Joseph Pulitzer, one of the founding masters of yellow journalism, published papers that were disreputable, exciting, and aimed proudly at the lowest common denominator. The prizes that bear his name tend more toward the reverent, the bland, and the safely middlebrow. The 2002 awards, announced this week, include honors for the pop biographer David McCullough, best known for gargantuan, unreliable bestsellers praising the more authoritarian statesmen of the American past; the commentator Thomas Friedman, whose great talent is to summarize succinctly whatever happens to be conventional wisdom at the moment; and a series of Los Angeles Times editorials that were published unsigned and suffer from the mushy voicelessness that usually afflicts such articles.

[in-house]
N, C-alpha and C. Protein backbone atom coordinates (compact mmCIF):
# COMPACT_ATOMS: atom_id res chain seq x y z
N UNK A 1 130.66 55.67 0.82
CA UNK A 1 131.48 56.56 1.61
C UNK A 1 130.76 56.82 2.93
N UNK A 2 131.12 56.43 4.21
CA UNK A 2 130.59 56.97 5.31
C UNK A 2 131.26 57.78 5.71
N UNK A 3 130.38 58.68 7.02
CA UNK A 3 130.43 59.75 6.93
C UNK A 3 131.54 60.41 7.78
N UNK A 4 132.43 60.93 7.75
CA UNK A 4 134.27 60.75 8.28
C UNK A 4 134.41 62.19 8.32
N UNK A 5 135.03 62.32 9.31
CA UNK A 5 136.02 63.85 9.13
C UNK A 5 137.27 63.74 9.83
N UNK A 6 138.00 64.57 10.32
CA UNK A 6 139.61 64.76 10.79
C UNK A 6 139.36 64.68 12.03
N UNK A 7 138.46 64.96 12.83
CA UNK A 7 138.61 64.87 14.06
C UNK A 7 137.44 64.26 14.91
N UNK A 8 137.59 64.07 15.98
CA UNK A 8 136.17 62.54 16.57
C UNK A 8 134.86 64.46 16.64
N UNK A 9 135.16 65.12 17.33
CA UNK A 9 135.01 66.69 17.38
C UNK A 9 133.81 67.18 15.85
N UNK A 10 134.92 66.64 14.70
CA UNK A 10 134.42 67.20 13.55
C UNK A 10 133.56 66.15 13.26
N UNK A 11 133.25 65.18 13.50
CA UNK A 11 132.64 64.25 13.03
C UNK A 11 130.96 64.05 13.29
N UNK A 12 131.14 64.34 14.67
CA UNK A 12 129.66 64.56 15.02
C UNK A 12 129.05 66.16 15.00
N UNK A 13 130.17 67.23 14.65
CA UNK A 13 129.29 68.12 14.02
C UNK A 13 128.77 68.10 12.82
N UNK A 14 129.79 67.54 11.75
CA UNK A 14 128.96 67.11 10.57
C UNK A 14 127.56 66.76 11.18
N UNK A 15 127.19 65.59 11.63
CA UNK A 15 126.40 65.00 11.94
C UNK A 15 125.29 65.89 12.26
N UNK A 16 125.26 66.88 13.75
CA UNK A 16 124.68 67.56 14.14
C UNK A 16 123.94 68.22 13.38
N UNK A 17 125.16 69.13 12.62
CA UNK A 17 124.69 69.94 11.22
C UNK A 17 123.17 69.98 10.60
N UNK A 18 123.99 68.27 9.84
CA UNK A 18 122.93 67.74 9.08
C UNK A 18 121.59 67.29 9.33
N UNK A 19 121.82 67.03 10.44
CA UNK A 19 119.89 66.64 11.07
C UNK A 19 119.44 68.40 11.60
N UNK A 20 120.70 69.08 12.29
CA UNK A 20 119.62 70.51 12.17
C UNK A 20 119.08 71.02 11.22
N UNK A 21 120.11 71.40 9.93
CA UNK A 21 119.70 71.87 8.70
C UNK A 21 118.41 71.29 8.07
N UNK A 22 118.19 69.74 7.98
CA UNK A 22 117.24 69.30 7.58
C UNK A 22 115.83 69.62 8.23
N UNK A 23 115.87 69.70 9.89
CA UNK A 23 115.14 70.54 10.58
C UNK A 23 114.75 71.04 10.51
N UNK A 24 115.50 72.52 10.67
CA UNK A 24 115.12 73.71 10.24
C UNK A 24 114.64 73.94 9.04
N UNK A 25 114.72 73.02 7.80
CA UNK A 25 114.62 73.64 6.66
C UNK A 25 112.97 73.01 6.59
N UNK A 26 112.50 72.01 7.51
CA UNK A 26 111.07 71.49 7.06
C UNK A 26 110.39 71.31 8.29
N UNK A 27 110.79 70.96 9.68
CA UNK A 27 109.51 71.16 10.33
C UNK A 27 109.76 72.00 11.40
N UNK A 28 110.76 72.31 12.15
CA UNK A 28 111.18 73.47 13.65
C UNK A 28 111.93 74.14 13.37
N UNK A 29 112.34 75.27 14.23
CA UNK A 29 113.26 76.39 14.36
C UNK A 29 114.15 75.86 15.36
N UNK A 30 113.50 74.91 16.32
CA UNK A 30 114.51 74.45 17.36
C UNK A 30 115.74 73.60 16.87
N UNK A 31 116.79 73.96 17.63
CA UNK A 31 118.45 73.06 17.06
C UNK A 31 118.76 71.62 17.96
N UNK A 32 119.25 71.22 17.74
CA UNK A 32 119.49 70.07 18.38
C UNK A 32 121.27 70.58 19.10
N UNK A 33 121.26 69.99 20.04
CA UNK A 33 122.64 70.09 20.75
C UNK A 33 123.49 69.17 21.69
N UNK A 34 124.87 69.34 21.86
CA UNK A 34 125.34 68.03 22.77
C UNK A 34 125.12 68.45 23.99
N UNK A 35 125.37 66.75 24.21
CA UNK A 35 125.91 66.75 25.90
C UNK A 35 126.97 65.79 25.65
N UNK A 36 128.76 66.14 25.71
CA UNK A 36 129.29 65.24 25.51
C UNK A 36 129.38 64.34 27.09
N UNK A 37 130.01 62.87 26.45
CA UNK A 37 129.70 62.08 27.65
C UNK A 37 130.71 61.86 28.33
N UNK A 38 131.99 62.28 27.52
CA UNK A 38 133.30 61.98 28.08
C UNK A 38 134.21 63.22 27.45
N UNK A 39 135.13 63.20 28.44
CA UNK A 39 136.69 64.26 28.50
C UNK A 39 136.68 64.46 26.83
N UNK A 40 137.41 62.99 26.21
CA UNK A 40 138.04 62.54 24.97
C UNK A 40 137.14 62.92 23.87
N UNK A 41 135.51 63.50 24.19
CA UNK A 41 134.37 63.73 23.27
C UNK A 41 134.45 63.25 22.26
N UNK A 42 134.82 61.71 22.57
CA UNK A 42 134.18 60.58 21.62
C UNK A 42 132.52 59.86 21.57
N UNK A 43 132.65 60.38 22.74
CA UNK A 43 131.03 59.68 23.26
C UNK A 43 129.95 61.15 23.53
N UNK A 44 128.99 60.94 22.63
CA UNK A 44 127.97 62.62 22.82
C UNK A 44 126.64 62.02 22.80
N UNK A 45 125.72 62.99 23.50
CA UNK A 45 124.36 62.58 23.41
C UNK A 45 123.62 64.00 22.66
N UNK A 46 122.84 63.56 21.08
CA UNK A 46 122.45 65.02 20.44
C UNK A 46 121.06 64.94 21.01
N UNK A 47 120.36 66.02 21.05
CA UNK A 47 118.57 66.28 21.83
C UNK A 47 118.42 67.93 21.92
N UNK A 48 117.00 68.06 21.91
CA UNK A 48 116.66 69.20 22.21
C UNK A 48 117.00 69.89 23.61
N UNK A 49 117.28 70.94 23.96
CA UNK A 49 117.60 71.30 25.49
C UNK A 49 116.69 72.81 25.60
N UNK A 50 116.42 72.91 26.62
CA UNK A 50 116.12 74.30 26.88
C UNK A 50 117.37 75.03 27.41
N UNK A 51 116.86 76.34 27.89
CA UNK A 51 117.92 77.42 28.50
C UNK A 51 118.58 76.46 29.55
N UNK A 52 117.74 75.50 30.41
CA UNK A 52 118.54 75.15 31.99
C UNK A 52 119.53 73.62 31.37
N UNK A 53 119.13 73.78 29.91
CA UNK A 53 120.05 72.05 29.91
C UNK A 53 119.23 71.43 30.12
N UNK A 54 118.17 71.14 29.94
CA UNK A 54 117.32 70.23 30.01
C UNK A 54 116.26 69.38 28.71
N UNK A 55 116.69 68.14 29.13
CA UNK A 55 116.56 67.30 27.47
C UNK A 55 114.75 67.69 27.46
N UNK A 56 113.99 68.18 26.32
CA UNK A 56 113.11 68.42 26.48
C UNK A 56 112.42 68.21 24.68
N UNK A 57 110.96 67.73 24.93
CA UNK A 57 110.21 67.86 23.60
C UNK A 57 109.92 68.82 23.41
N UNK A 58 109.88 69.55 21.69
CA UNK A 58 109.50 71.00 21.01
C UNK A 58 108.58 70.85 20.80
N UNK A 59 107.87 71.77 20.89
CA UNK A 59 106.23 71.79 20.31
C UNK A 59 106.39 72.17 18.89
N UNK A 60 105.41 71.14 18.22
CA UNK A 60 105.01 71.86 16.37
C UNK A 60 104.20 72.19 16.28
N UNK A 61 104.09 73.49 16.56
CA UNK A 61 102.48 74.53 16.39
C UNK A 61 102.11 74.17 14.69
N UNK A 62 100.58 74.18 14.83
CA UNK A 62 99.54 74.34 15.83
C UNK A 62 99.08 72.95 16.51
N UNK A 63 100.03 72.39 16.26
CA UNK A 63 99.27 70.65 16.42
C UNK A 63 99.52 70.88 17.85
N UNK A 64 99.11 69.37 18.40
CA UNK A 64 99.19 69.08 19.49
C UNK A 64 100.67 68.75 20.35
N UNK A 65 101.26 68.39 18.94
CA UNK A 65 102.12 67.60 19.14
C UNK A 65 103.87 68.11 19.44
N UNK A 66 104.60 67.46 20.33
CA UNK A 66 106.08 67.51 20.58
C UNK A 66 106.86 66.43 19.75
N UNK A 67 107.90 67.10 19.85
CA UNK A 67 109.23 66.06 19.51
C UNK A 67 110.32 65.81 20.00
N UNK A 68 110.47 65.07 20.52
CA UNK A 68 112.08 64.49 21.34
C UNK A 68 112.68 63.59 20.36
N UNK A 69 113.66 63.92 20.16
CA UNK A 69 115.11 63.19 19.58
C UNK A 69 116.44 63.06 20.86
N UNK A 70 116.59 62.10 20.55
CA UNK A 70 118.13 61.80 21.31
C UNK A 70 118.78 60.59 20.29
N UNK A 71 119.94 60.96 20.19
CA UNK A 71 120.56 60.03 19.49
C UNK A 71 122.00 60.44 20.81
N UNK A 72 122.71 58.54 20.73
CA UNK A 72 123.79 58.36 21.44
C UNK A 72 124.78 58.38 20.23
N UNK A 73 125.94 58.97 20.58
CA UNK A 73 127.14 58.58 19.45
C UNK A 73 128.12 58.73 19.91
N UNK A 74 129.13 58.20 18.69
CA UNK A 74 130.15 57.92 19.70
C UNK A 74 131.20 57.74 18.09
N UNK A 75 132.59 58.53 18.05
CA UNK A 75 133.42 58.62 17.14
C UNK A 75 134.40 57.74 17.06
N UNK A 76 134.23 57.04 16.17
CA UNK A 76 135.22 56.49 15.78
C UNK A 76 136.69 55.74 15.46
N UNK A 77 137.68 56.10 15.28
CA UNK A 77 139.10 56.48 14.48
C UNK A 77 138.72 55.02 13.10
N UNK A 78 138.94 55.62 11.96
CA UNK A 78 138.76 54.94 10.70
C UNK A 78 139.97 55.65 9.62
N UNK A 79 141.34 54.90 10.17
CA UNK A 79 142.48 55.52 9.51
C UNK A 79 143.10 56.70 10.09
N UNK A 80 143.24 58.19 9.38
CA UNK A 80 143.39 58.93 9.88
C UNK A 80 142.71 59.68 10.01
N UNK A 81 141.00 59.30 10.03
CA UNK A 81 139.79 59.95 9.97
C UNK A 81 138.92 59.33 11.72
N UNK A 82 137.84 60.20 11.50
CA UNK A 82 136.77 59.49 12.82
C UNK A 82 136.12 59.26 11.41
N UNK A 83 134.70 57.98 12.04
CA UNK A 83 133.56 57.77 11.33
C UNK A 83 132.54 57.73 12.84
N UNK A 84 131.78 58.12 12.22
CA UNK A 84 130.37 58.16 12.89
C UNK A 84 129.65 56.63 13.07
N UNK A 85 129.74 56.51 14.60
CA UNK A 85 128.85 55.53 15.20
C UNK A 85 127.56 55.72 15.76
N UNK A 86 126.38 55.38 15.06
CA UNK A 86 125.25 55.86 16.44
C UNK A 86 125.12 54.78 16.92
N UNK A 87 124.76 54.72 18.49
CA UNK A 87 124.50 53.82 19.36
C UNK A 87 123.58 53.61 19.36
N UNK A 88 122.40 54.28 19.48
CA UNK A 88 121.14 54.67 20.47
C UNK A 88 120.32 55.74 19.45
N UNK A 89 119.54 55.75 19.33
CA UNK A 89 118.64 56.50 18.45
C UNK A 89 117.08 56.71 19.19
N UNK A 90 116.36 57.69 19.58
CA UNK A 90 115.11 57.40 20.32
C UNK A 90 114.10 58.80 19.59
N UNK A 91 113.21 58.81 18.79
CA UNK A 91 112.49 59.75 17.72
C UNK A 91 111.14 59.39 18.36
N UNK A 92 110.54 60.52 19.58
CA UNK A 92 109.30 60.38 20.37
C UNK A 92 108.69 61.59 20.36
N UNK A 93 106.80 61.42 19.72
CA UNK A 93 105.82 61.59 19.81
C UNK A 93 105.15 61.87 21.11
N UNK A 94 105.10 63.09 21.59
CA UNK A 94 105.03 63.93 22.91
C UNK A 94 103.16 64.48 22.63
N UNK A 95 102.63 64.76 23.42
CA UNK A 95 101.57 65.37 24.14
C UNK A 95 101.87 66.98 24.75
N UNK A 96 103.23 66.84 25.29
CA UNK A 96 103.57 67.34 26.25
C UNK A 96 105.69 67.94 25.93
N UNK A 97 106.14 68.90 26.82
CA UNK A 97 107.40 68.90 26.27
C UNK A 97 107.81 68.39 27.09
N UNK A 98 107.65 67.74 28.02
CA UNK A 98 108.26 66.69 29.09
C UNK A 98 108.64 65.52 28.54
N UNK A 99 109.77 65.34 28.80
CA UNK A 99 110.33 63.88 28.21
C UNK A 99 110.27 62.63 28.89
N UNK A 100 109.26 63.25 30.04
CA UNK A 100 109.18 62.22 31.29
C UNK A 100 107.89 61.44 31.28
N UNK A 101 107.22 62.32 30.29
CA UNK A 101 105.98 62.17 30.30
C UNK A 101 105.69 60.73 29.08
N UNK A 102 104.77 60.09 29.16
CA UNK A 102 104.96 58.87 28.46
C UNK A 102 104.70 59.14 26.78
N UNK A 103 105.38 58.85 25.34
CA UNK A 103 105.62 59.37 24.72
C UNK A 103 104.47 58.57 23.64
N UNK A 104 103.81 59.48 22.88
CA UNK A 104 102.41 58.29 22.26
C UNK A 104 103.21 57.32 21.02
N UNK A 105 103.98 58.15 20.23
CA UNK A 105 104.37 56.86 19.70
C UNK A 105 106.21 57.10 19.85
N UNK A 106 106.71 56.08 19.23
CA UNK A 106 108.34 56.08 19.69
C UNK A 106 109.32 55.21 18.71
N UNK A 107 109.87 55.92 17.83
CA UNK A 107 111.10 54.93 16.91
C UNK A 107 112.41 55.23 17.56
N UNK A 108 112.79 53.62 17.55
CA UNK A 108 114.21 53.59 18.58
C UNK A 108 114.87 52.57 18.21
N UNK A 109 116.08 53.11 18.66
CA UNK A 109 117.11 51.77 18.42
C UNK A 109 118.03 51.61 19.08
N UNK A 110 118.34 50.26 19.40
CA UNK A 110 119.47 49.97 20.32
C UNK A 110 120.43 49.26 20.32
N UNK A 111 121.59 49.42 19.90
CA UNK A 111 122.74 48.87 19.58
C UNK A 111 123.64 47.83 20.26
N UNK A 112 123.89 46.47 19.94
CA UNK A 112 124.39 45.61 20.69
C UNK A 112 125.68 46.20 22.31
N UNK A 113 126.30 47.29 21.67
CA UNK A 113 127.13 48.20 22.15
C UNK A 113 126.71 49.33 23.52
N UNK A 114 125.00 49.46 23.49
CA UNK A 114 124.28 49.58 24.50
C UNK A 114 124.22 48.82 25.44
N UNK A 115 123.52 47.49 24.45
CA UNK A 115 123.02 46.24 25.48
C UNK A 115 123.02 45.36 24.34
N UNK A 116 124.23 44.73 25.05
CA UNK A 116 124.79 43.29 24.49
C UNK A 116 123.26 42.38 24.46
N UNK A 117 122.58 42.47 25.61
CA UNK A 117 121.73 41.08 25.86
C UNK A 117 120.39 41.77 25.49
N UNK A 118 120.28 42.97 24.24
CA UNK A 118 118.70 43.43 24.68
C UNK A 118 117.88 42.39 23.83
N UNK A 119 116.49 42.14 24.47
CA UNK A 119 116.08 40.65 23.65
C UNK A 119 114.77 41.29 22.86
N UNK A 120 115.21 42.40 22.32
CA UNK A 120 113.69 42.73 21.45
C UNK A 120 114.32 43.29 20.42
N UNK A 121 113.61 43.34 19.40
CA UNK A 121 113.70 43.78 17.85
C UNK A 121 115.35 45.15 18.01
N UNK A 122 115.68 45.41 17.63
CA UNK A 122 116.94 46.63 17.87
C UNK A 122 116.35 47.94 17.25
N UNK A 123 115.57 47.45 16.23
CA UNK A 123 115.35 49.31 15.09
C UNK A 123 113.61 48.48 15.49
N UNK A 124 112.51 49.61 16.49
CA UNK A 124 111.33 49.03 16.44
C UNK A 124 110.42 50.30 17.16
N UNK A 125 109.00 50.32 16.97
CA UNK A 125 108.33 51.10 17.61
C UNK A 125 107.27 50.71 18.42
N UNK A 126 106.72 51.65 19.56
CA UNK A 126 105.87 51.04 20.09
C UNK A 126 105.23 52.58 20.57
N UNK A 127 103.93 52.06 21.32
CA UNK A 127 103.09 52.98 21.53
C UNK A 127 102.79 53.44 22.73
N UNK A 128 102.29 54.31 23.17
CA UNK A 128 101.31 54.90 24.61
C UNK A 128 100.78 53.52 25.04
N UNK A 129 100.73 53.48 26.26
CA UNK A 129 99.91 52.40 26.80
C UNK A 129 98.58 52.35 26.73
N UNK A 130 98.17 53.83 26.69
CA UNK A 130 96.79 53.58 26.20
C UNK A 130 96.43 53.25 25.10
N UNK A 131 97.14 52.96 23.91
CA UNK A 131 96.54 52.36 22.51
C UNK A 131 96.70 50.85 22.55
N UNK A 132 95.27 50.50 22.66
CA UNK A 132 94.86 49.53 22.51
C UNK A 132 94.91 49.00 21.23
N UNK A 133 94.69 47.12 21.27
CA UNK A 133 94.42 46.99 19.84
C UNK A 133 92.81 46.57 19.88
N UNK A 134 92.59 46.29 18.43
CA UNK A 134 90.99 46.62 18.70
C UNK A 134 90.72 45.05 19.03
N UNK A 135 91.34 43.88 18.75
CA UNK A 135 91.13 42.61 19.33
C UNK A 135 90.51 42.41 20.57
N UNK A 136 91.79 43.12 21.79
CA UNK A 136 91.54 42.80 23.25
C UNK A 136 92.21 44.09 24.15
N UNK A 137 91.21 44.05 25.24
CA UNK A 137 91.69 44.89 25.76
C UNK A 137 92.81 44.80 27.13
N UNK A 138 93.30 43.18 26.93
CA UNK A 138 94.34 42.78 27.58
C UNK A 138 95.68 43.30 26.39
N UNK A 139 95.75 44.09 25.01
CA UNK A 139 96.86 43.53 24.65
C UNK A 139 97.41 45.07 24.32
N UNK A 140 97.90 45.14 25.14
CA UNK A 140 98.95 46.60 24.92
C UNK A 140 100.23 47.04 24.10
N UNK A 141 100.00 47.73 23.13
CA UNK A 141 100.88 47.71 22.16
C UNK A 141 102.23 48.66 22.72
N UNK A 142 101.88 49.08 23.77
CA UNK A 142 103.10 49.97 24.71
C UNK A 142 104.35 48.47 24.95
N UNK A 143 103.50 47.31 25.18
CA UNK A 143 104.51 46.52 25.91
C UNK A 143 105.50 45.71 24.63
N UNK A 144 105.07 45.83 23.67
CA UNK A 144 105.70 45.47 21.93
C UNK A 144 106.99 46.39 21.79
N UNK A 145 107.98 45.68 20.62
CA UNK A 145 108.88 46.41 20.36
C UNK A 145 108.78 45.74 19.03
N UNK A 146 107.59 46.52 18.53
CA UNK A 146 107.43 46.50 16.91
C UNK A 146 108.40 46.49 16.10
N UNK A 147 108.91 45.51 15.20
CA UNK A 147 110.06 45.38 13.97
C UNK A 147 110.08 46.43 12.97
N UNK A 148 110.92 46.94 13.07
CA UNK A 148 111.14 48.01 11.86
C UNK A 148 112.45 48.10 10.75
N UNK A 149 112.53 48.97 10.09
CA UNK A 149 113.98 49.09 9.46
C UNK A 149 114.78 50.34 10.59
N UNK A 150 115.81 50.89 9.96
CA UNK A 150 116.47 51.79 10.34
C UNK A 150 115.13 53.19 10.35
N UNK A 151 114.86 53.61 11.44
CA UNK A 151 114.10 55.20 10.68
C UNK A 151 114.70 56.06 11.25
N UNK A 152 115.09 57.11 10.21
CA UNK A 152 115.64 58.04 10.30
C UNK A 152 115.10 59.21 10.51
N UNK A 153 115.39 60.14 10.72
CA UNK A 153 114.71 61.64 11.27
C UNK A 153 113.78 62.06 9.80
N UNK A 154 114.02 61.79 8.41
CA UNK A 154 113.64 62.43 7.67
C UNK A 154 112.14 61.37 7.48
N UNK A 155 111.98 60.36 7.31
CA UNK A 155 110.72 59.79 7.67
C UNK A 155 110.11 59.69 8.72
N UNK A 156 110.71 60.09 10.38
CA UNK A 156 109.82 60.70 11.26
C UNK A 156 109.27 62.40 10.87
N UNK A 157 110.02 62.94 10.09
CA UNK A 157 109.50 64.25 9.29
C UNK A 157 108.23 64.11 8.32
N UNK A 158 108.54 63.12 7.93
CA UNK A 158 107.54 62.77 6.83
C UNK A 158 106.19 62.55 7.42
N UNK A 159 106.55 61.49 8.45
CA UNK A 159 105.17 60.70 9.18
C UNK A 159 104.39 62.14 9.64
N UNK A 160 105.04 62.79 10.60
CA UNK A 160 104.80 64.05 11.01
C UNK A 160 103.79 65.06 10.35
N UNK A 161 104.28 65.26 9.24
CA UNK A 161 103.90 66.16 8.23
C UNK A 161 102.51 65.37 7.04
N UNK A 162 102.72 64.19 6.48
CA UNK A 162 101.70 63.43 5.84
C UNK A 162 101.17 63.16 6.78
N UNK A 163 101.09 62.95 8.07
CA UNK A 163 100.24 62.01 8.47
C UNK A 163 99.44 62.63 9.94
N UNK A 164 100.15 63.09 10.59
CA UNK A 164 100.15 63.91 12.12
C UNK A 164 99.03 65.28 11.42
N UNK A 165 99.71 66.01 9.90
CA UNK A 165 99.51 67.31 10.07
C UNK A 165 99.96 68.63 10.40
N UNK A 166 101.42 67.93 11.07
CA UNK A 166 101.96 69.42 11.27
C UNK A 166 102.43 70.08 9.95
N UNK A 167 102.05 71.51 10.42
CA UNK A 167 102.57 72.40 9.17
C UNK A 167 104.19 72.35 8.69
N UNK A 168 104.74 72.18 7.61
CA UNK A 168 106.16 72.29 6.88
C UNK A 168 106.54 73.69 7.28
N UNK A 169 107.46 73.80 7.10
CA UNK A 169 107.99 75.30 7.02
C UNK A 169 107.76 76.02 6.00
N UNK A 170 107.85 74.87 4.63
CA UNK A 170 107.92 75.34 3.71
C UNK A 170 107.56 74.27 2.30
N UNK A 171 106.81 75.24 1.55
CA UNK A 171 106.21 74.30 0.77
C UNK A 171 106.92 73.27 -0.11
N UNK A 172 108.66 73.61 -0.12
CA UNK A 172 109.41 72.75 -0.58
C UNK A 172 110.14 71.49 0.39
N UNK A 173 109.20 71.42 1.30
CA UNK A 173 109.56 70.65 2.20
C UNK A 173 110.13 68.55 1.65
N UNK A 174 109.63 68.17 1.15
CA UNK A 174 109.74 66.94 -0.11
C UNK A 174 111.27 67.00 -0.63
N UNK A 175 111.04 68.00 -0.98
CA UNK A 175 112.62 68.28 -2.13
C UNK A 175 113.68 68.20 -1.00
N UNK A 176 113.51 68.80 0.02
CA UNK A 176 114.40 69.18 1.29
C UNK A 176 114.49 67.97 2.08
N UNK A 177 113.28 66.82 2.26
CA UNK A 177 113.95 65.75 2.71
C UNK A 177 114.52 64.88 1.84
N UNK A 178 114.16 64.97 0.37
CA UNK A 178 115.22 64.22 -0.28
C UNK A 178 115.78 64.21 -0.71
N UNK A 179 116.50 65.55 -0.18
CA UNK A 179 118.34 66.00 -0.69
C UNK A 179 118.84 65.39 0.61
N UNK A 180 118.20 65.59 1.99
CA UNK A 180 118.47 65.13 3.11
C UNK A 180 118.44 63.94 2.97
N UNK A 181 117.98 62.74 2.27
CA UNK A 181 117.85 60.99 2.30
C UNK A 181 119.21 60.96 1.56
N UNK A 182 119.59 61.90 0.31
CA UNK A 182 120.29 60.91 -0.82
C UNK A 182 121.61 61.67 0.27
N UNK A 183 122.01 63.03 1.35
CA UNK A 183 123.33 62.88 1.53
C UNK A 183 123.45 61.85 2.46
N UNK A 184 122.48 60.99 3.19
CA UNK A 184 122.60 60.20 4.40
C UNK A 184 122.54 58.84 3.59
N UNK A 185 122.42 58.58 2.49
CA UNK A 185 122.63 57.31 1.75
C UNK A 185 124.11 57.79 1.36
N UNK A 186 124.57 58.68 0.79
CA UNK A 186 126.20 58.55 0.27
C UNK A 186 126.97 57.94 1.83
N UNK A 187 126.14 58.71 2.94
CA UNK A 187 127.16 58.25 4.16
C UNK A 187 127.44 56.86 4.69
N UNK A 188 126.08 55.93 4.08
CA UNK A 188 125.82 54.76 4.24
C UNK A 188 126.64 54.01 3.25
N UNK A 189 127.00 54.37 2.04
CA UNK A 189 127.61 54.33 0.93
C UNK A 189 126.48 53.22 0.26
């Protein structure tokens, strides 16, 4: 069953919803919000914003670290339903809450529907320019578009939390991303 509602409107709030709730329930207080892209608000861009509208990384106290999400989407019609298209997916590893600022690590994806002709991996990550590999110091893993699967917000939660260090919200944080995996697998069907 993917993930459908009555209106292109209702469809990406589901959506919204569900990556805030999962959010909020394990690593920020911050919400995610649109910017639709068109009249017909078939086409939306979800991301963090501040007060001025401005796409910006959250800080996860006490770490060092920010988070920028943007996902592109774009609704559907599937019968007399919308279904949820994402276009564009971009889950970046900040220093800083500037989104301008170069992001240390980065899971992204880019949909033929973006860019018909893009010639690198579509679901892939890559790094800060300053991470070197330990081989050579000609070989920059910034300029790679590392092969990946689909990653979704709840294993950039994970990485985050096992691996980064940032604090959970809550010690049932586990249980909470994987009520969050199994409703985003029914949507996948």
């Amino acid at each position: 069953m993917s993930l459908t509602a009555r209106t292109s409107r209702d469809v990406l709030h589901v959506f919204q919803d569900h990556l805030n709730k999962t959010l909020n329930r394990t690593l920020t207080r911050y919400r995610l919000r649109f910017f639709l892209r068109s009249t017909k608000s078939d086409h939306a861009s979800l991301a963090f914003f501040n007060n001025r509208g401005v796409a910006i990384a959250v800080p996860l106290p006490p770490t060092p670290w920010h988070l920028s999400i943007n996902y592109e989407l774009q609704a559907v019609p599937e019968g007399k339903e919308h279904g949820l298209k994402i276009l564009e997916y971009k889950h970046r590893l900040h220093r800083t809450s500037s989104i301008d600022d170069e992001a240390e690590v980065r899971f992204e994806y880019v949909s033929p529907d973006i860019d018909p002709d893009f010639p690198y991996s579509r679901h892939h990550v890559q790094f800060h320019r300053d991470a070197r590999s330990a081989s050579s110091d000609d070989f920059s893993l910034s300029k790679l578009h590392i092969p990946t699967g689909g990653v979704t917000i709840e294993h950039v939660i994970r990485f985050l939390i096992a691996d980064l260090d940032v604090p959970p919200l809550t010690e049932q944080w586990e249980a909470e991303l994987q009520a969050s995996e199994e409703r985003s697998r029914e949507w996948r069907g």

The New York Times won a record seven Pulitzers, which can be read either as a testament to the paper's hard-working staff or as evidence of the prize-granters' penchant for playing it safe. The closest they came to taking a risk this year was allowing the serial plagiarist Doris Kearns Goodwin to stay on as one of the judges. So why no Pulitzer for best plagiarized story? There is a Pulitzer for music but none for rugby, a Pulitzer for poetry but none for animal porn. Above all, there are Pulitzers for dull, didactic five-part series written especially to please a board of judges, but none for good reporting that's so nitty-gritty no editor would think to submit it to any award committee.
Yes, yes: Over the years, many winning writers, photographers, and cartoonists have been quite good. But like the countless talents who never contend for such prizes, they will be remembered for their work, and not for the poor man's Oscar they captured along the way.